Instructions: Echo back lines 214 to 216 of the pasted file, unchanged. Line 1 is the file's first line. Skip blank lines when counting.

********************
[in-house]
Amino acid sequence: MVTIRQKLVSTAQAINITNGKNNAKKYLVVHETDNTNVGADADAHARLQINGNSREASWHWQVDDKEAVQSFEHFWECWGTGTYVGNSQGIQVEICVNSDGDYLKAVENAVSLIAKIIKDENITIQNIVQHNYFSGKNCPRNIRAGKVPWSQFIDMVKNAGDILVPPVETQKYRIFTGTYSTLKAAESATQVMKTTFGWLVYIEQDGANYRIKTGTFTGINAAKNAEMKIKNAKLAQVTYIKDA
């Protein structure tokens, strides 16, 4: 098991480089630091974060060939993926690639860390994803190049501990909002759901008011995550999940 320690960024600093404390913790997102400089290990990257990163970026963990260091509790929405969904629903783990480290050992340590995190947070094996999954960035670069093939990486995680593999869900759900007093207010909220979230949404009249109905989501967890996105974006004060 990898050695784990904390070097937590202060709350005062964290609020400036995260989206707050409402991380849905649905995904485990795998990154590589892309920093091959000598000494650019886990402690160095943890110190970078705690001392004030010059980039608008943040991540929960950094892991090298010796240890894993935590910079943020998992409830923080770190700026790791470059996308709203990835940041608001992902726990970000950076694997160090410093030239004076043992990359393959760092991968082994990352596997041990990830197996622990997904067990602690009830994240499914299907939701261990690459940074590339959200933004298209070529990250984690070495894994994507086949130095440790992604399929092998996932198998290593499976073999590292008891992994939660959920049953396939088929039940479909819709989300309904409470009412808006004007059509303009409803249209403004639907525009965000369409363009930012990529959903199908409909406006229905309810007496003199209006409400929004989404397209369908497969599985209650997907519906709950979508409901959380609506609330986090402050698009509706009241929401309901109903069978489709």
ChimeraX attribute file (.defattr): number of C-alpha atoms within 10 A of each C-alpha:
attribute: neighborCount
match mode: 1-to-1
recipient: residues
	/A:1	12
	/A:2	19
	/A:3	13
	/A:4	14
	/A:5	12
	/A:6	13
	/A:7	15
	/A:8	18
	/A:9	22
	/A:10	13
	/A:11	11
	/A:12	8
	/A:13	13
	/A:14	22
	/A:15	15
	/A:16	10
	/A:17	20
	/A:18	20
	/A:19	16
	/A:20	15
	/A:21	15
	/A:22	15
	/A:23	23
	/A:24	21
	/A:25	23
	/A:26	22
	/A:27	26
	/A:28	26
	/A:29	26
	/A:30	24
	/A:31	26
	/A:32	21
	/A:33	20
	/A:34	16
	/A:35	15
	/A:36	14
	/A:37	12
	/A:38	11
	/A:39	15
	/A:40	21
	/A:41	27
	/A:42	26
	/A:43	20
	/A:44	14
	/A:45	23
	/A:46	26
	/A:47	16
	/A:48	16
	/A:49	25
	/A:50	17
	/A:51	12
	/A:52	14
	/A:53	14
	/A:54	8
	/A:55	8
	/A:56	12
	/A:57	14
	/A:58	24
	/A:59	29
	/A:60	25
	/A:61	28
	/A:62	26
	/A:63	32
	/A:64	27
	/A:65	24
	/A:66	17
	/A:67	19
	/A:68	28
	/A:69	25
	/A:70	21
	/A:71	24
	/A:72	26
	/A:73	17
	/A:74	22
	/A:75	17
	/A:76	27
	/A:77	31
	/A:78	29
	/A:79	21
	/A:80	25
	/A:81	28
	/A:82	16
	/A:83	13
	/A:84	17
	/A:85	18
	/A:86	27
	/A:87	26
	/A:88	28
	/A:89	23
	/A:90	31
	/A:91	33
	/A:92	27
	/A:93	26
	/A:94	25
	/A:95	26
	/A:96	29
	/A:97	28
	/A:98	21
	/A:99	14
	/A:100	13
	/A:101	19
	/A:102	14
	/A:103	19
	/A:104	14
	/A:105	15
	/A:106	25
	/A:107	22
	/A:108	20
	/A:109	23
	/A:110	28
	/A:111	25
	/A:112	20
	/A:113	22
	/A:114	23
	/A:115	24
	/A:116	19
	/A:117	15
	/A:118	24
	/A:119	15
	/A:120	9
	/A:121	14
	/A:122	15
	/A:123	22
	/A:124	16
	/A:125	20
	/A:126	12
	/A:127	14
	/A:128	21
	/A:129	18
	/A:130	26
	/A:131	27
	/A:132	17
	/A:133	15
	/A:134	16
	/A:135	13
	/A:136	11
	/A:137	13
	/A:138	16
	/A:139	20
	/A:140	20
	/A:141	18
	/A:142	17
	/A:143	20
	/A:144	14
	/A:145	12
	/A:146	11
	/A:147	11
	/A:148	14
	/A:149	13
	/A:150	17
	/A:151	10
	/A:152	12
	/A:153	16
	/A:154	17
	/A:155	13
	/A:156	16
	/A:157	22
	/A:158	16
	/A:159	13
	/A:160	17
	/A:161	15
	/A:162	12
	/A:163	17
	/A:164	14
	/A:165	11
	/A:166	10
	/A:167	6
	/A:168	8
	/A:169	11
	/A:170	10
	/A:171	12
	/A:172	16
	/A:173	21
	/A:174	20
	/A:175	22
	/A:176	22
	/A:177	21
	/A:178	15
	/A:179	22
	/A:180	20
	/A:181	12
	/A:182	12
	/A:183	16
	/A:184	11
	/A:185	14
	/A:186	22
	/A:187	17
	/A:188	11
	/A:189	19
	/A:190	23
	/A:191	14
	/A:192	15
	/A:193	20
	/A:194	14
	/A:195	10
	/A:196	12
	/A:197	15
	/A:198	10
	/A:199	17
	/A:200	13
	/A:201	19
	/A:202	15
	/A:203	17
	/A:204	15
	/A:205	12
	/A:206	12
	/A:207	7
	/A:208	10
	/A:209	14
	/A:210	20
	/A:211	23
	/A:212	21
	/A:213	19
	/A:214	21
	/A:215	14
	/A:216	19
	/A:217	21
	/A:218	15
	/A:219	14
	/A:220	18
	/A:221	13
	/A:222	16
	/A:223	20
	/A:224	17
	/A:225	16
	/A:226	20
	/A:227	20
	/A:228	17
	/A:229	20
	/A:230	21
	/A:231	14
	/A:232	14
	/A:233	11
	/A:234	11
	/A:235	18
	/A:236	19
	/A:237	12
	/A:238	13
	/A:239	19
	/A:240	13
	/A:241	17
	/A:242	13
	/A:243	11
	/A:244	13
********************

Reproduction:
	/A:207	7
	/A:208	10
	/A:209	14